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European Commission

Janez Potočnik

European Commissioner for Environment

The green economy – our survival strategy

Address to the media ahead of the upcoming Rio+20 United Nations Conference on Sustainable Development Rio+20

Brussels, 13 June 2012

As you know, next week the UN summit on sustainable development, Rio +20 will take place in Brazil – twenty years after the original earth summit in 1992

We have made quite some progress since 1992. Today, developing countries account for 35% of GDP compared with 18% twenty years ago. However, the progress so far is clearly not enough. Millions are still hungry every day. If we carry on using resources at the current rate, by 2050 we will need the equivalent of more than two planets to sustain us, and the aspirations of many for a better quality of life will not be reached.

The theme for Rio +20 is the green economy in the context of sustainable development and poverty eradication, and secondly the institutional framework for sustainable development

Let me start with the first part. Why the green economy?

One of the best and simplest answers I heard recently from an African diplomat: because it's our survival strategy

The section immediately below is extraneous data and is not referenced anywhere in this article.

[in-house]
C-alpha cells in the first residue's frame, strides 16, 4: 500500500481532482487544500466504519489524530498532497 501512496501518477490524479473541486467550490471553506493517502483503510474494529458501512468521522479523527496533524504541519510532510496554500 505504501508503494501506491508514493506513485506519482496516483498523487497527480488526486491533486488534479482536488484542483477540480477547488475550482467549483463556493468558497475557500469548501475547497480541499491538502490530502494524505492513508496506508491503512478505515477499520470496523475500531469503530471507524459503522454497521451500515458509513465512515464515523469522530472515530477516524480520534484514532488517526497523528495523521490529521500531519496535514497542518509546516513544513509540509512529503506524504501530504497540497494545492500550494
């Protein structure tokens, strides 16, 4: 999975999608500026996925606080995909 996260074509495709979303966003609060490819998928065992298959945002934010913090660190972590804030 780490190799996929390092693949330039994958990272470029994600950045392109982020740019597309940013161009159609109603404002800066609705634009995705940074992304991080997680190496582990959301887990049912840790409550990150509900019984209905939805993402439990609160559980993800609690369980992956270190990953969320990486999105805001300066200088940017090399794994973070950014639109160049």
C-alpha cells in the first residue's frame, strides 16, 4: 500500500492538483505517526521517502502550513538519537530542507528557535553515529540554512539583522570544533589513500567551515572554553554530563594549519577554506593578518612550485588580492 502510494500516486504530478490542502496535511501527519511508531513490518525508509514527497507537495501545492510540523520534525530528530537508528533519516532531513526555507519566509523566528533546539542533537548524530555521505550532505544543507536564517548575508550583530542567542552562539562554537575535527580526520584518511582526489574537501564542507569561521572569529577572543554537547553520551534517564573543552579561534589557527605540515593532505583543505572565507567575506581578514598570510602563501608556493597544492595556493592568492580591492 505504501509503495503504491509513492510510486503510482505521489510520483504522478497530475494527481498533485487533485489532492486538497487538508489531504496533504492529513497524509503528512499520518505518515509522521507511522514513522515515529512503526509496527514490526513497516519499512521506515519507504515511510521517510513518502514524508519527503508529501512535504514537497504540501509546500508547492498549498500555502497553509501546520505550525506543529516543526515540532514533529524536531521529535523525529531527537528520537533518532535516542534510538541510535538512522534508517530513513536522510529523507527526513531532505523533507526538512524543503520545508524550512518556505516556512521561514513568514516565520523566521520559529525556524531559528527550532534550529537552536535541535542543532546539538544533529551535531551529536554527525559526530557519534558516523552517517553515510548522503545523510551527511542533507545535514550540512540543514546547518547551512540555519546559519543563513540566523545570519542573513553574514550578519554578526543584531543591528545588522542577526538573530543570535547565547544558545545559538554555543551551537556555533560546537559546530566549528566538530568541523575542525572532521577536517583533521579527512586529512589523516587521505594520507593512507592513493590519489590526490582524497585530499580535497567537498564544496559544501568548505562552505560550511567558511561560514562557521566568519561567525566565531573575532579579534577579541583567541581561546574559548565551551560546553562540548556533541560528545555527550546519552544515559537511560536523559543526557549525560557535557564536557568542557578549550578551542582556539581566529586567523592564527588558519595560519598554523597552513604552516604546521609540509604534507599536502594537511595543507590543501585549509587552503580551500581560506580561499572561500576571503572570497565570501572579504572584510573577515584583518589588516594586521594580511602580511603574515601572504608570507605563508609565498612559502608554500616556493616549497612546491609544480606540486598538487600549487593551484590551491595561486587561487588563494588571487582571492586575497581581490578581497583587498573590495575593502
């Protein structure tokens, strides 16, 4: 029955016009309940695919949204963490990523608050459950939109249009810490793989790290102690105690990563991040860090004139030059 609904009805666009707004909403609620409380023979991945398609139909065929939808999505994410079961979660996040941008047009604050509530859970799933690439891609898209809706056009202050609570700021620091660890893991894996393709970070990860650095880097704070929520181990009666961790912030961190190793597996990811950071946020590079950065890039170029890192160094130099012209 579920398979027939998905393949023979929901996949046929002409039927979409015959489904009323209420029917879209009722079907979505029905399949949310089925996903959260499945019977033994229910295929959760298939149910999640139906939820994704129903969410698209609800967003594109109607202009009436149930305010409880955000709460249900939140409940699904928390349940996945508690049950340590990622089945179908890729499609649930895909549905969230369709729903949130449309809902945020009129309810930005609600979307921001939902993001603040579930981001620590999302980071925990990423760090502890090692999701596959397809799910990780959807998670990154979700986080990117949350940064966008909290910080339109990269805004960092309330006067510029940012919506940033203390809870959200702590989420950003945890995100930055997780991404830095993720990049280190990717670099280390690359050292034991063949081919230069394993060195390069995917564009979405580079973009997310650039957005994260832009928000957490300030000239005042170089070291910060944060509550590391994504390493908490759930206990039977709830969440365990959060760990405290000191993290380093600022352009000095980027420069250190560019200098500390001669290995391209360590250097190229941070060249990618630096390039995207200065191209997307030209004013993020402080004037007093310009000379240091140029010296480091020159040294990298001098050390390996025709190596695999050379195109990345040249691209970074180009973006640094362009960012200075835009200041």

We will need to change the way we grow, the way we use key resources such as water, land, air and soil, in order not to run out and leave a growing population hungry and jobless.

We need to create a new circular structure, where nothing is wasted and growth is driven by reducing pressures on the environment. Where jobs are created through measures that fill our stomachs AND protect the environment, simultaneously

The poorest in our societies will suffer most if we use our resources unsustainably as their lives and livelihoods depend very directly on water, land, seas, forests and soil. There are new and emerging challenges that pose a serious threat to sustainable development – from climate change and increasing water scarcity to low resilience to natural disasters and biodiversity and ecosystem loss.

BUT, we have the tools to tackle these challenges and turn them into opportunities.

With the help of efficient technologies and systems, countries can exploit their resources – from forests and biodiversity to land and minerals – in ways that are sustainable and that can support increases in consumption

Between 70 and 85% of opportunities to boost resource productivity are estimated to be in developing countries.

Countries that learn to use their natural capital in a smart and sustainable way will be the winners of tomorrow. This holds for both developed and developing countries. The transformation to a greener economy could generate 15 to 60 million additional jobs globally over the next two decades and lift tens of millions of workers out of poverty

This is why the EU is committed to fight for Rio 20+ to result in a focused and ambitious outcome. We want something irreversible; something that has real impact on our lives.

The EU has suggested goals and targets for key natural resources which underpin a green economy: water, the oceans, land and ecosystems, including forests, sustainable energy, and resource efficiency including waste.